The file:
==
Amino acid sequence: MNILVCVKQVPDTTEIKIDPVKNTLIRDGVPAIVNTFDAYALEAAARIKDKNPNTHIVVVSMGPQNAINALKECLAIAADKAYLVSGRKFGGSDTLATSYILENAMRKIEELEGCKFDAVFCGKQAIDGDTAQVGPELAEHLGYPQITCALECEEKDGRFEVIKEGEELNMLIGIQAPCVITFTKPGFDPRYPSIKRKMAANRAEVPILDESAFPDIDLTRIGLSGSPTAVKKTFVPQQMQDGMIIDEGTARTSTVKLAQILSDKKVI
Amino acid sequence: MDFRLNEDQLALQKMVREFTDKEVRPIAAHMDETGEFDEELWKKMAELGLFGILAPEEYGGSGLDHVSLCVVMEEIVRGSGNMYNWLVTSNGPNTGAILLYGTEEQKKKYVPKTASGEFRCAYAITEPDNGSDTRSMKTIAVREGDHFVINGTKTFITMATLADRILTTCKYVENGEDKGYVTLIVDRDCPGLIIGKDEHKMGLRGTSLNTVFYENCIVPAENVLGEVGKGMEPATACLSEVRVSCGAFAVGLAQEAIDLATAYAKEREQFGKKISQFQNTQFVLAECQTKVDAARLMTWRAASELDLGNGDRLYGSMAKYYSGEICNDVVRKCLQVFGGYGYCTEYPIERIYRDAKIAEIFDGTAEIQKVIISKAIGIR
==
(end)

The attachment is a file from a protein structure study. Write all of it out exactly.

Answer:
Amino acid sequence: MNILVCVKQVPDTTEIKIDPVKNTLIRDGVPAIVNTFDAYALEAAARIKDKNPNTHIVVVSMGPQNAINALKECLAIAADKAYLVSGRKFGGSDTLATSYILENAMRKIEELEGCKFDAVFCGKQAIDGDTAQVGPELAEHLGYPQITCALECEEKDGRFEVIKEGEELNMLIGIQAPCVITFTKPGFDPRYPSIKRKMAANRAEVPILDESAFPDIDLTRIGLSGSPTAVKKTFVPQQMQDGMIIDEGTARTSTVKLAQILSDKKVI
Amino acid sequence: MDFRLNEDQLALQKMVREFTDKEVRPIAAHMDETGEFDEELWKKMAELGLFGILAPEEYGGSGLDHVSLCVVMEEIVRGSGNMYNWLVTSNGPNTGAILLYGTEEQKKKYVPKTASGEFRCAYAITEPDNGSDTRSMKTIAVREGDHFVINGTKTFITMATLADRILTTCKYVENGEDKGYVTLIVDRDCPGLIIGKDEHKMGLRGTSLNTVFYENCIVPAENVLGEVGKGMEPATACLSEVRVSCGAFAVGLAQEAIDLATAYAKEREQFGKKISQFQNTQFVLAECQTKVDAARLMTWRAASELDLGNGDRLYGSMAKYYSGEICNDVVRKCLQVFGGYGYCTEYPIERIYRDAKIAEIFDGTAEIQKVIISKAIGIR